• Teachers ensure that pupils are active and engaged in physical activities throughout the lesson.
  • Time in lessons is used effectively and pupils are expected to work hard for sustained periods of time.
  • Activities develop pupils’ physical competence and knowledge of the body action as well as promoting their physical fitness.
  • Non-performing pupils are engaged purposefully with other roles, such as observation and feedback, coaching, umpiring/refereeing.
  • Pupils are encouraged to perform at maximum levels in relation to speed, height, distance, strength and accuracy.
  • Pupils’ progress is systematically checked throughout all Key Stage
  • Assessment data is used by teachers and coaches to plan further challenges for more able pupils and to provide additional support for the less able
  • Pupils are given opportunities to assess their own and others’ performances and suggest improvements.
  • Assessment of pupils’ progress is regular and accurate; this enables teachers to gauge how well individual pupils are progressing and identify those who need further challenge or additional support to help them achieve.

Teaching is OUTSTANDING when:

  • Teachers communicate high expectations, enthusiasm and passion about their subject to inspire pupils to do their best.
  • Teachers and external coaches/practitioners have a high level of confidence and expertise both in terms of their specialist knowledge across a range of activities and their understanding of effective learning in the subject.
  • Teachers and external coaches/practitioners ensure pupils’ outstanding learning and progress through well planned and well organised lessons.
  • They use their extensive subject knowledge and expertise to show pupils the step-by-step stages of learning new skills, and how to apply skills in different activities and situations.
  • They use a very wide range of innovative and imaginative resources and teaching strategies to stimulate all pupils’ active participation in their learning and secure outstanding progress across all aspects of the subject.
  • Time in lessons is maximised to engage all pupils in vigorous physical activity.
  • Enjoyable and highly effective learning is promoted through excellent relationships, regular praise and feedback.
  • ICT is used very effectively to support observation and analysis to improve work further.
  • Expectations of all pupils are consistently high which ensure that pupils of all abilities learn new skills, find out how to use them in different ways, and link them in order to accurately repeat actions, sequences or team tactics.
  • The pace of learning is rapid and pupils are expected to work very hard and to be physically active for sustained periods of time and to persevere when they begin to tire.
  • Non-performing pupils are engaged very purposefully with other roles, such as observation and feedback, coaching, umpiring and refereeing.
  • Pupils are expected to perform at maximum levels in relation to speed, height, distance, strength and accuracy.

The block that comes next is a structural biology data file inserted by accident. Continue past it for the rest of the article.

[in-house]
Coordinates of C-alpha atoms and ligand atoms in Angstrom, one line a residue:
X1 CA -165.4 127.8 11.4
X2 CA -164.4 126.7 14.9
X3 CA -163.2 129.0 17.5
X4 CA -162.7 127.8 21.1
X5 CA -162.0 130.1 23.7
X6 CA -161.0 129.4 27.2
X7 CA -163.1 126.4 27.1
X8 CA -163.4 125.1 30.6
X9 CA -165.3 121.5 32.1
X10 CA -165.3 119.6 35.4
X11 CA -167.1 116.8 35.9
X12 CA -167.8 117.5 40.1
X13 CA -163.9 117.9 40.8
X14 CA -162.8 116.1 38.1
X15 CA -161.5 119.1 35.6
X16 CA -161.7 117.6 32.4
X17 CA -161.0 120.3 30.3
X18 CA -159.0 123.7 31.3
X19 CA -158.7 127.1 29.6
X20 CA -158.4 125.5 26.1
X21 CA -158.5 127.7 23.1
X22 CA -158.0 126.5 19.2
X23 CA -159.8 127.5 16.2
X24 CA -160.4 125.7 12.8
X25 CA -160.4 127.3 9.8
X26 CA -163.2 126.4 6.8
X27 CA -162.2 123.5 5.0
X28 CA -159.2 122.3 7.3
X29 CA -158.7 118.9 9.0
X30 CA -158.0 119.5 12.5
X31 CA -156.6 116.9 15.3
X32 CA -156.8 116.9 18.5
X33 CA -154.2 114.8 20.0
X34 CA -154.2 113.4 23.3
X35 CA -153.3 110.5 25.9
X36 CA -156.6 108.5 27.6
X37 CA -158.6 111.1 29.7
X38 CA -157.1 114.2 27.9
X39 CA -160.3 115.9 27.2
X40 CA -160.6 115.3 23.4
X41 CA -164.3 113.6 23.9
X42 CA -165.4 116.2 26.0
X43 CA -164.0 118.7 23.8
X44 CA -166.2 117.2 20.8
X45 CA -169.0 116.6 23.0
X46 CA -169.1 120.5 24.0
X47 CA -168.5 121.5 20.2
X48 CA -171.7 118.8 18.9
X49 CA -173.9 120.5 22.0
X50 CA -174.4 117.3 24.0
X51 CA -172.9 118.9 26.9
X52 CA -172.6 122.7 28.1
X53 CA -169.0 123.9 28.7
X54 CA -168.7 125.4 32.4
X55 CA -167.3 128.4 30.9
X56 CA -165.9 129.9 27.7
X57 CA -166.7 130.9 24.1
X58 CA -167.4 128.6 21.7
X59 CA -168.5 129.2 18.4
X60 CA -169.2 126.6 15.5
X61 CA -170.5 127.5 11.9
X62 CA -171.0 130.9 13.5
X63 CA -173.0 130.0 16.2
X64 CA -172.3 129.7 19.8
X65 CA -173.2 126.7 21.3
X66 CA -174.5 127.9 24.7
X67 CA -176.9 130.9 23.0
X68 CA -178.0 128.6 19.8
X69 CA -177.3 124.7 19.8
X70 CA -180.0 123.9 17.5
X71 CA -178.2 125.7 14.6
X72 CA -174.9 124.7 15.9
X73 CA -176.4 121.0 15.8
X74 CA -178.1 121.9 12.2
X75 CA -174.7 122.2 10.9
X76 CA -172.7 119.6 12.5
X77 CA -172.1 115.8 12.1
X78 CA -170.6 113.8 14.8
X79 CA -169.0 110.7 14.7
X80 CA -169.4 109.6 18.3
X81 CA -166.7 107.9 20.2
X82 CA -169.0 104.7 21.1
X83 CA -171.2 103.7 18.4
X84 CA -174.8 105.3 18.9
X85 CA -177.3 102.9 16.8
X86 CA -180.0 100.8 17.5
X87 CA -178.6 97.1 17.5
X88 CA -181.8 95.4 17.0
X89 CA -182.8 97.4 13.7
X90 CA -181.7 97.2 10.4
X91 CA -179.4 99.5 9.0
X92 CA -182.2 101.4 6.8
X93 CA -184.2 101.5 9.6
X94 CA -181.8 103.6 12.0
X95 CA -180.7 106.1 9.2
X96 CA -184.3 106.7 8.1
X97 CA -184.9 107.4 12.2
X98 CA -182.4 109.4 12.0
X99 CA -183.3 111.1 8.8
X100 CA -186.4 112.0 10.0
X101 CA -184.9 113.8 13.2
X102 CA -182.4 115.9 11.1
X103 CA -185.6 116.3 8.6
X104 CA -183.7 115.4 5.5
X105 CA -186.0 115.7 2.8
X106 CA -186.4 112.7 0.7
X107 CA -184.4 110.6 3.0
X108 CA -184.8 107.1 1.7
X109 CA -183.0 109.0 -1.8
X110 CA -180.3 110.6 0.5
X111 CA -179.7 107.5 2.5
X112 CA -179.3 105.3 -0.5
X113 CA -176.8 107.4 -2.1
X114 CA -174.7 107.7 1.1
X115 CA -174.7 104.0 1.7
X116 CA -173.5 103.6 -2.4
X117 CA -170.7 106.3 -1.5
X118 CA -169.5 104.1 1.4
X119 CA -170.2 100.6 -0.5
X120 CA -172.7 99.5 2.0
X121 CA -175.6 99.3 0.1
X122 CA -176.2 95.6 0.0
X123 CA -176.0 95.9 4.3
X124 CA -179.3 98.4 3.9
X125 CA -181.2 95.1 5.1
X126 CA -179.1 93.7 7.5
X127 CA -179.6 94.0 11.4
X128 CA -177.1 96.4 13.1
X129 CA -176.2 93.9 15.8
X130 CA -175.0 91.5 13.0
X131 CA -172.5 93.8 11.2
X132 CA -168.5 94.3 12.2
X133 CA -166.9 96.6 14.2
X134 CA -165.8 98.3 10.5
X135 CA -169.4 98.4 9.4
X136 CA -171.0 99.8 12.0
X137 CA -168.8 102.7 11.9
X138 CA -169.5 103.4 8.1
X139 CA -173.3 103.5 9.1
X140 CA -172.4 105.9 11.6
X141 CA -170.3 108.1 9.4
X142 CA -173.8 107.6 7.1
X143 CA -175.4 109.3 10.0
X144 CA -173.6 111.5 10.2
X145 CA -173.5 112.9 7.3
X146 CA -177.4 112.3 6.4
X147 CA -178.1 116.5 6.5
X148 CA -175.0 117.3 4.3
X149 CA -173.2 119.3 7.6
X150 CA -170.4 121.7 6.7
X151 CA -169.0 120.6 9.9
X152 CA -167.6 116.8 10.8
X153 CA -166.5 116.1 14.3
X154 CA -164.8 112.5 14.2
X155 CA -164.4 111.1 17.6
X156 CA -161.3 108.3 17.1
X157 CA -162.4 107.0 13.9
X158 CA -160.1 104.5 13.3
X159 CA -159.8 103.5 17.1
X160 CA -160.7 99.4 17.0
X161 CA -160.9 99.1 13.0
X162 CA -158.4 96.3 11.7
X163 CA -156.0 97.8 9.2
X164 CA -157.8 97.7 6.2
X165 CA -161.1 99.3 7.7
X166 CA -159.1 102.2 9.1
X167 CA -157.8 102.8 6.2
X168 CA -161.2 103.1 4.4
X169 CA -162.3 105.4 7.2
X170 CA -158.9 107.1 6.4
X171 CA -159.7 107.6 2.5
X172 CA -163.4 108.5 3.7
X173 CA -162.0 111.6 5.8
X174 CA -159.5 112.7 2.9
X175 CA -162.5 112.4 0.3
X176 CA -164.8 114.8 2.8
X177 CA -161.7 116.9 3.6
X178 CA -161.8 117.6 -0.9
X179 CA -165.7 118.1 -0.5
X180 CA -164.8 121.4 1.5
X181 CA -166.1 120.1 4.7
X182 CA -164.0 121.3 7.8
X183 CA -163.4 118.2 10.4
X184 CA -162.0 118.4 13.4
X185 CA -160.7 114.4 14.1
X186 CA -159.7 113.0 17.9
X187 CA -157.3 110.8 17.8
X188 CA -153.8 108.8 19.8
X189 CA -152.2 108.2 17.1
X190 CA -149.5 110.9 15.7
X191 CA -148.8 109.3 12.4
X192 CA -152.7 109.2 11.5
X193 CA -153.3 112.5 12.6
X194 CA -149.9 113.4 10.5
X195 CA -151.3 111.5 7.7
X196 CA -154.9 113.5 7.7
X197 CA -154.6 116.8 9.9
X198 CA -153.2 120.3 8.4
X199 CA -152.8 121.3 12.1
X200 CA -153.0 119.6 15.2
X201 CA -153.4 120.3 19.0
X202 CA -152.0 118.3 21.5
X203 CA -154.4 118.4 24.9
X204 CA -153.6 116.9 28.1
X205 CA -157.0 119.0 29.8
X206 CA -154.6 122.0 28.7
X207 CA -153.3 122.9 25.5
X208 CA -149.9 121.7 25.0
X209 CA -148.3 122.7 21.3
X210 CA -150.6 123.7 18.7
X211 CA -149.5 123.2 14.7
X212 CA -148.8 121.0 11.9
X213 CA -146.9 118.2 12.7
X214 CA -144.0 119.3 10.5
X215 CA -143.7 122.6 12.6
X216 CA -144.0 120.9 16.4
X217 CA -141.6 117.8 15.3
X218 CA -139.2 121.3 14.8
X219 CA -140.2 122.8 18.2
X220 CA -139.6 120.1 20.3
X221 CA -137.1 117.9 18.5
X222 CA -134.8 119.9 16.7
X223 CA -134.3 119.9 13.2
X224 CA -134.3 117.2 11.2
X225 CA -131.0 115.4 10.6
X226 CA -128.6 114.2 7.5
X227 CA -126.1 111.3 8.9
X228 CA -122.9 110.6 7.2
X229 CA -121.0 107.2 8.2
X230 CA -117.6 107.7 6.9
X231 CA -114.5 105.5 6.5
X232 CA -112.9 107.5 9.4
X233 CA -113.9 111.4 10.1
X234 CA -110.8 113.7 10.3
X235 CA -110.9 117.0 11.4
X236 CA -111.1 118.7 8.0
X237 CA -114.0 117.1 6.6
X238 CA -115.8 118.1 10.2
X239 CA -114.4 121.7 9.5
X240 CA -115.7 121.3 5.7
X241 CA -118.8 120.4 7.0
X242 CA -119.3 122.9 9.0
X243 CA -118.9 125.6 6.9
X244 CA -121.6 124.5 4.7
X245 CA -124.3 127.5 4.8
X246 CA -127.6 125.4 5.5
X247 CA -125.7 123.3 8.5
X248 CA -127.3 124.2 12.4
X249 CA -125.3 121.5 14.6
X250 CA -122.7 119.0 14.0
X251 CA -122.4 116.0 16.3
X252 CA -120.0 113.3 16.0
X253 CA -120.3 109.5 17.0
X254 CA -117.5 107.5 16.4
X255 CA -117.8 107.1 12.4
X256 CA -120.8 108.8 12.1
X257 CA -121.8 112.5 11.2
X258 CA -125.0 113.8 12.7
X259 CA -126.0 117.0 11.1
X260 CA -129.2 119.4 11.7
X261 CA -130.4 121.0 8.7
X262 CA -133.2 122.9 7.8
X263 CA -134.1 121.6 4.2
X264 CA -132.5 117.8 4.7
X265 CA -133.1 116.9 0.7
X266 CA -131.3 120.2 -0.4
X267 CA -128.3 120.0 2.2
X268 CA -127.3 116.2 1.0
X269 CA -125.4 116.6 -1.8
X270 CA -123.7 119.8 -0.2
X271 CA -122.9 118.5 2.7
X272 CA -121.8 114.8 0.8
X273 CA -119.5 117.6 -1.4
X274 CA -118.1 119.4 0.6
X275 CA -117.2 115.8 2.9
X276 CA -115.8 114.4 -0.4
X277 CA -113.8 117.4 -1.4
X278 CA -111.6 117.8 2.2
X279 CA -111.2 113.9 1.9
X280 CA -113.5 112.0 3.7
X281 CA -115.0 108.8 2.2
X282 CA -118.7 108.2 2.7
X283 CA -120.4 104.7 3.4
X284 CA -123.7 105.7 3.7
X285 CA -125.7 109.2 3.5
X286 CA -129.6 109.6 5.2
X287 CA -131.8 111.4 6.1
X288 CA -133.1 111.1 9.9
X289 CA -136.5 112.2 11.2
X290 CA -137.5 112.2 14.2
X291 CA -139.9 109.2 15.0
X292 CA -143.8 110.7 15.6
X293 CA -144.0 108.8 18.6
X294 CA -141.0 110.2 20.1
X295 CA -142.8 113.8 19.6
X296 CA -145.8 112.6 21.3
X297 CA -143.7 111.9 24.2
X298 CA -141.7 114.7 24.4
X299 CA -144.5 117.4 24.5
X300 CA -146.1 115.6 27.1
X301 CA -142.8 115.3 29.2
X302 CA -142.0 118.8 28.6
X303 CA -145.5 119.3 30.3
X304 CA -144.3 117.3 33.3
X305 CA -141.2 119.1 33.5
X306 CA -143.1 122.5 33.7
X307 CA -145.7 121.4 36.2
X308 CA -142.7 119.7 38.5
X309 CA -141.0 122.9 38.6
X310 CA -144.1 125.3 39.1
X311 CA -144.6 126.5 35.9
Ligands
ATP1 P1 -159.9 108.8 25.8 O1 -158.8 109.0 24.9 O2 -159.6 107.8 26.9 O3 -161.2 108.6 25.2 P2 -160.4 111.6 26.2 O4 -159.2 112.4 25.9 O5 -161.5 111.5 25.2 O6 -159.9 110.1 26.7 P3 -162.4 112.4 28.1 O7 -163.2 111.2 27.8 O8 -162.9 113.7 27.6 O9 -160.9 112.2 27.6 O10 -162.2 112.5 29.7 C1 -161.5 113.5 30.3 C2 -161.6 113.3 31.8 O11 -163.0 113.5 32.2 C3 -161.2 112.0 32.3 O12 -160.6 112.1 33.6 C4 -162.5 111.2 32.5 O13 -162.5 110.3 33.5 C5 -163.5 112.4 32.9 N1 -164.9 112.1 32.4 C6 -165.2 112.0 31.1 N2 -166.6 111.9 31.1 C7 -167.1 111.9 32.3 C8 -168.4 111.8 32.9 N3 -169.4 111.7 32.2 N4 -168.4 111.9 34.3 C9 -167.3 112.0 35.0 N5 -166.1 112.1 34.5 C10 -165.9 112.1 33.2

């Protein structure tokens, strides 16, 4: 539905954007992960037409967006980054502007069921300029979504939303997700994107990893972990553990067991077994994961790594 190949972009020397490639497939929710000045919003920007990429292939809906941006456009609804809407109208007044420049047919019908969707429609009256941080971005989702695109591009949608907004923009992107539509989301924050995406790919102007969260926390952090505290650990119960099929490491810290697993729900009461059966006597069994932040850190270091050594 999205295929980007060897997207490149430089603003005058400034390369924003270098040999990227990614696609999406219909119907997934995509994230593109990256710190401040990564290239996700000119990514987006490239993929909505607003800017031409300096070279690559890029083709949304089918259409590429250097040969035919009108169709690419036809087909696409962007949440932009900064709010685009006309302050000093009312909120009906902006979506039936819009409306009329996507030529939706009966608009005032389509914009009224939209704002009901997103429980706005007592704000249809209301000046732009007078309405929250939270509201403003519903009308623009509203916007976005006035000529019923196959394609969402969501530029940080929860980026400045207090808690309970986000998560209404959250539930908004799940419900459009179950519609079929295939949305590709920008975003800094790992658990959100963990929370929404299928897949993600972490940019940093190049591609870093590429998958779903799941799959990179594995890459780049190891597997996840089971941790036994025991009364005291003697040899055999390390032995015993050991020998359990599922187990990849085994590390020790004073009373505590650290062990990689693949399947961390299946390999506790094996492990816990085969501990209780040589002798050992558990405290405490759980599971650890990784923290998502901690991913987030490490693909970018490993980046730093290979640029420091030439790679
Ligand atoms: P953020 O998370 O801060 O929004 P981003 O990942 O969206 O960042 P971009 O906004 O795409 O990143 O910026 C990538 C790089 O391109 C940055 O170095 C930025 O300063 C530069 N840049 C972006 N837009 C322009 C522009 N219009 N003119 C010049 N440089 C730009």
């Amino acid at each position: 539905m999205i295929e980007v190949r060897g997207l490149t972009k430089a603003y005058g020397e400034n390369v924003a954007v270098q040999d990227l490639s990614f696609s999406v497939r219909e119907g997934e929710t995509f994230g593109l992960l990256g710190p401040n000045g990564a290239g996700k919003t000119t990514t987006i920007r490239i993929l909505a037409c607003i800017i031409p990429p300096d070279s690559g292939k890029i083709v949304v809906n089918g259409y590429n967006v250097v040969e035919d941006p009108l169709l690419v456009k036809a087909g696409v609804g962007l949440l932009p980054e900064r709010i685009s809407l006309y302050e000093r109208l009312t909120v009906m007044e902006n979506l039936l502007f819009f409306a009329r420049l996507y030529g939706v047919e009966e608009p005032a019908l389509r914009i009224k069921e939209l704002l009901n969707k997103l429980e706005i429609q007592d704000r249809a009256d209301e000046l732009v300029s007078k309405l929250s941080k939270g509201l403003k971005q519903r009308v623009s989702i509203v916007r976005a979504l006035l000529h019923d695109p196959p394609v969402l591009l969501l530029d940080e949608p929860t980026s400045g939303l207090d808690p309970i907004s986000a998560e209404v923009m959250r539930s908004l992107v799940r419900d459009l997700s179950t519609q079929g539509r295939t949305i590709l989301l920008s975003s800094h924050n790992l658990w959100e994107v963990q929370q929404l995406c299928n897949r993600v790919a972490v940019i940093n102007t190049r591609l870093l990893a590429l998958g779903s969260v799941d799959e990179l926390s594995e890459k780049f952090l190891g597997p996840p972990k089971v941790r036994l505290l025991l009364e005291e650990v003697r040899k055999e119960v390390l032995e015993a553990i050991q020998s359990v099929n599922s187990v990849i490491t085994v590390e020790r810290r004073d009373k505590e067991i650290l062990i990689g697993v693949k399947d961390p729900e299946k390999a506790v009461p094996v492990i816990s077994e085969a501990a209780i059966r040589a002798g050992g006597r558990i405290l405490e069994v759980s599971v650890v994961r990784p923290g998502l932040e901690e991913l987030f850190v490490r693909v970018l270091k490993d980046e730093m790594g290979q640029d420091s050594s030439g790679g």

• Pupils’ progress is systematically checked throughout all Key Stages.
  • Assessment data is used by teachers and coaches to plan further challenges for more able pupils and to provide additional support for the less able.
  • Teachers and external coaches/practitioners question pupils to check their understanding and provide expert advice on how to attain exceptionally high levels of performance.
  • Pupils are given frequent opportunities to assess their own and others’ performances and make suggestions for how they could be improved.
  • Pupils’ progress is systematically checked throughout all Key Stages. Assessment data are used by teachers to plan further challenges for more able pupils and provide additional support for less able pupils to enable them to exceed national expectations.

Staff Continued Professional Development (CPD):

All staff should take part in professional development to ensure secure subject knowledge, awareness of health and safety procedures and up to date knowledge. Staff should be confident and able in the area of activity being taught. Staff should indicate where they feel they need any assistance so that appropriate support can be provided by the PE subject leader. All colleagues who attend any CPD courses must provide feedback/ disseminate the information to their colleagues via the weekly staff meetings.

Inclement Weather:

In the event of weather conditions making it unsuitable to participate in the activity planned, alternative arrangements should be made so as to ensure regular PE instruction (such as ‘Five A Day TV/Go Noodle’ type activities in the classroom). These may include class based activities around the objectives, or rescheduling the activity for another day. If the indoor space is available, the activity could be taught inside with modification or adaptation still allowing the learning intentions to be achieved.

Extra-Curriculum Activities

Our school provides a number of PE-related activities for children at the end of the school day. These activities encourage children to further develop their skills in a range of activities. Our school sends details of the current club activities to parents at the beginning of each term, these activities will change each term upon reflection from SLT and the PE lead . The school also plays regular fixtures against other local schools and competes in tournaments throughout the school year. By participating in these fixtures and competitions it introduces a competitive element to team games and allows the children to put into practice the skills that they have developed within their lessons. The School encourages the use of outside agencies, staff and parents to help develop different aspects of the P.E. curriculum.

There are extra- curricular opportunities and professional coaching available to interested pupils, these include:

  • Football
  • Netball
  • Dance
  • Gymnastic
  • Rounders
  • Cheerleading
  • Basket Ball